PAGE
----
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Saturday, April 12, 2014

Everyone Has To Start Somewhere

A little over 2 years ago, my cousin, Anna Zakaria, designer and owner of 4 Surya Garden, sucked me into the succulent world. This piece that she made inspired me so much:

She made everything look easy -- just line something (anything) with coconut fiber (also known as coir), add soil and succulents, and you're good to go. Boy, was that easier said than done. I remember it took me hours to make one of my first pieces. I'm almost embarrassed to show it, but everyone has to start somewhere, and maybe some of the things I learned will inspire you, so you can get sucked in and inspire someone else, so they can get sucked in and inspire someone else, so they can.... well, this can go on forever.

Starting out, I really didn't want to spend too much money on a project I might fail at, because, quite honestly, I'm cheap! I started playing around with succulents that were most readily available (and cheap).

First, there was Sedum dendroidium. I inherited a big patch of it from the previous owner of our home. I mistook it for Jade, but later learned it is actually a Sedum. I am constantly having to cut this back, and after 3 years of it, I find it quite boring. I keep a small patch of it in my garden for sentimental reasons. This is not a frost-hardy plant, but its strong will keeps it from dying, and it's hard to hate a survivor.

Next on my list of readily available and cheap succulents was Sedum rubrotinctum. I always recommend this one to friends in the Bay Area who are new to succulents, because it's frost hardy, can easily be propagated from cuttings and leaves, and since it is relatively common and inexpensive, stress experiments can be done without too much concern about the cost of possibly losing the plant. Stressing succulents is the process of withholding water with increased sun exposure. Here is Sedum rubrotinctum with about 4 hours of morning sun and weekly watering:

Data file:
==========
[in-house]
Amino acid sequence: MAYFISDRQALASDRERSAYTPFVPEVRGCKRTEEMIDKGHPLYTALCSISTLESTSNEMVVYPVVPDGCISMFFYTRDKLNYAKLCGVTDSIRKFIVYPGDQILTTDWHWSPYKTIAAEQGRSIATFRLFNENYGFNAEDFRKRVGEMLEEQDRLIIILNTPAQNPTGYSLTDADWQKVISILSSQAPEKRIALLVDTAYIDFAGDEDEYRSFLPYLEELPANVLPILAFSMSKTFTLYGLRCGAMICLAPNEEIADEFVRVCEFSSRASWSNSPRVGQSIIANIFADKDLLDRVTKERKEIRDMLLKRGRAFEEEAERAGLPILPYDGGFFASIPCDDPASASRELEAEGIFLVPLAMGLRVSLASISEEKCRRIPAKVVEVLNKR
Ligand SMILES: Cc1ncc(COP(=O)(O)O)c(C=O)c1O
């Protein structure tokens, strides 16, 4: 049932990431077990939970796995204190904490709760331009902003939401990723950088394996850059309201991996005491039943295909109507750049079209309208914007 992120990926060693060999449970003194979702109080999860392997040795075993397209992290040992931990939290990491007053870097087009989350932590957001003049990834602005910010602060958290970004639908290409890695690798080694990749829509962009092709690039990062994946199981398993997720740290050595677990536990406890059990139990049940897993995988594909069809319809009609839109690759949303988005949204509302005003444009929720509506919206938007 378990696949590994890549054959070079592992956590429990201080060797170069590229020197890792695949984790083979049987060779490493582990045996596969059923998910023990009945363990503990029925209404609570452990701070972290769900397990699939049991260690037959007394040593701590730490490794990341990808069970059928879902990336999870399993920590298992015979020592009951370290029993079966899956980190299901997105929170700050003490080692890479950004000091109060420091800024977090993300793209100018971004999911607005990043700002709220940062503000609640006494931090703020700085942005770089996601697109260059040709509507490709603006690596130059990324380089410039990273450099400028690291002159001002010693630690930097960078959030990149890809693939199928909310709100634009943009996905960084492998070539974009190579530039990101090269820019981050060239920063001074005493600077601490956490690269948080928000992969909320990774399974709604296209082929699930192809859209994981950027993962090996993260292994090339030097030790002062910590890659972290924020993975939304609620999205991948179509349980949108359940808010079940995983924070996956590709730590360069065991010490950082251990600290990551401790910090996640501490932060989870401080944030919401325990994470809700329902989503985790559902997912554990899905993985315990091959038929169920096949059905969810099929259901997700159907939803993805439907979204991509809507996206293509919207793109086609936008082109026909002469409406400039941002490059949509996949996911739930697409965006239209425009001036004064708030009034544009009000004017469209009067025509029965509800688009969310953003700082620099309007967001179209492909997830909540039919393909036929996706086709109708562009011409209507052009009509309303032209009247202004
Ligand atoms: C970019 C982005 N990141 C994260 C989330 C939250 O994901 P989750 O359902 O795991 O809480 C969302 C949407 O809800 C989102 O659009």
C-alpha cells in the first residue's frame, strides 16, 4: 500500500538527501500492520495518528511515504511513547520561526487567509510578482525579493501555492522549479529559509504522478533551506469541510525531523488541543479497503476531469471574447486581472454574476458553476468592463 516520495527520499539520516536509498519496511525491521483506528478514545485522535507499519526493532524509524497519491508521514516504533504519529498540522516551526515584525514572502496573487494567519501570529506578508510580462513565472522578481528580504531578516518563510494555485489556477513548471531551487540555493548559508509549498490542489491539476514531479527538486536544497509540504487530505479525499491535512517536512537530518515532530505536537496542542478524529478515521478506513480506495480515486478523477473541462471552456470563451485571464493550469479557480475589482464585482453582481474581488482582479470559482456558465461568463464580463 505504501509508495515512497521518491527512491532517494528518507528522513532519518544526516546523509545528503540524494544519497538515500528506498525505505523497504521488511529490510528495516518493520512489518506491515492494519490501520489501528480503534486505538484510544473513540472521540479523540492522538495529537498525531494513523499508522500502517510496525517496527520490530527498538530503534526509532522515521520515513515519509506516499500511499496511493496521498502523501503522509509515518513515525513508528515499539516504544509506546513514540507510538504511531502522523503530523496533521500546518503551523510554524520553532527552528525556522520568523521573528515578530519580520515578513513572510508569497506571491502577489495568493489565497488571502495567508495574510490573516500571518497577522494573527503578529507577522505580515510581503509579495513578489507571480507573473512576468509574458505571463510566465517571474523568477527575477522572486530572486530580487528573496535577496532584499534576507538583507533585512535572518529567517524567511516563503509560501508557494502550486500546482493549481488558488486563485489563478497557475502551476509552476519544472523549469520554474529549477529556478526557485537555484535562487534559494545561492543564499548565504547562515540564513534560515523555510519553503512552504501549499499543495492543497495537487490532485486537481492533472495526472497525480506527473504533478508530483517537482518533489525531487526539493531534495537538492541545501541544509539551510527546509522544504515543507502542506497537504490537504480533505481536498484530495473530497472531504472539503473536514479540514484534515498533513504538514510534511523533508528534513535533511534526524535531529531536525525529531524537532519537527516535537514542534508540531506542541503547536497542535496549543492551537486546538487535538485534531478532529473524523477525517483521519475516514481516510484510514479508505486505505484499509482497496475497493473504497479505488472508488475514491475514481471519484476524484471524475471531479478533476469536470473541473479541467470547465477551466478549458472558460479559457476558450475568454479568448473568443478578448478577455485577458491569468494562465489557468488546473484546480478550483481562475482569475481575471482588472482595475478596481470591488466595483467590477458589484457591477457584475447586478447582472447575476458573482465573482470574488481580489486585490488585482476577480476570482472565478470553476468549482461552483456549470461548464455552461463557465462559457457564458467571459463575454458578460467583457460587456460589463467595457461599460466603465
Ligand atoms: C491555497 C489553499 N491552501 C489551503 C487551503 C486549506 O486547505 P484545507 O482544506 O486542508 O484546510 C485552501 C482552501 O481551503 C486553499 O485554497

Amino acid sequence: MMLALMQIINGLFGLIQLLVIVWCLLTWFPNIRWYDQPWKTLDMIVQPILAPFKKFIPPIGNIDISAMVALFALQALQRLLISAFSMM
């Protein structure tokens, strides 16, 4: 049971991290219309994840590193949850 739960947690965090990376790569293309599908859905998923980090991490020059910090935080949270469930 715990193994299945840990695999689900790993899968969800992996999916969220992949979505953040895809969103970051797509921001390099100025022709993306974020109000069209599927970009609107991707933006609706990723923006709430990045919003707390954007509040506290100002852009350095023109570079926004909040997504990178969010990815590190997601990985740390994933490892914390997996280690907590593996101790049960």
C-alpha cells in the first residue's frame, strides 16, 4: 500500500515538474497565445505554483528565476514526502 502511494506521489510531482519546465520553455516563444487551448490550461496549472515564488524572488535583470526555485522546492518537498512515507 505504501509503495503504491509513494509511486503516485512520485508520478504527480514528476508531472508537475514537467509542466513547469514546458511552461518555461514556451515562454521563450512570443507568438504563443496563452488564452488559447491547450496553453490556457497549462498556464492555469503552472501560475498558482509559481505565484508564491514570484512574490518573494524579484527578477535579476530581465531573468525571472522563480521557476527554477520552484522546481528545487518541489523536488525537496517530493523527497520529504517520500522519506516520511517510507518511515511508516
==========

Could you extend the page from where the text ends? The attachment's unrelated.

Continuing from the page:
...and here it is in a pot, exposed to about 6 hours of full sun, with very infrequent watering (once a month, if at all). A closer look, and you can see small plantlets sprouting from fallen leaves.

Third on my list of succulent firsts is the plant most commonly known as Jade. This is Crassula ovata. It cost me nothing but the gasoline to drive to and from someone's home; a Craigslister who was all too tired of having Jade in his front yard. I found it with pale, green, wrinkled leaves, planted under the shade of some trees. I've stressed this plant to the point of losing quite a bit of foliage, but patience produced vibrant, red margins, and pink, star-like flowers:
I liked the look so much, I purchased the smaller version of Crassula ovata, which is what I used in one of my first arrangements.

So, what was one of the first arrangements produced with these plants? Okay, here it is...
Are you as underwhelmed as I am? Would you believe that someone liked it enough to buy it for her brother? Of course, if I had to do it all over again, I probably would, but, you know what? Everyone has to start somewhere, and if you put your heart into it, someone else will love what you do!

I would love to hear about your Firsts in this wonderful world of succulent plants, and if you haven't started yet, come on and join the fun! Let's stress some succulents, because stressing ourselves out will just give us heartburn.

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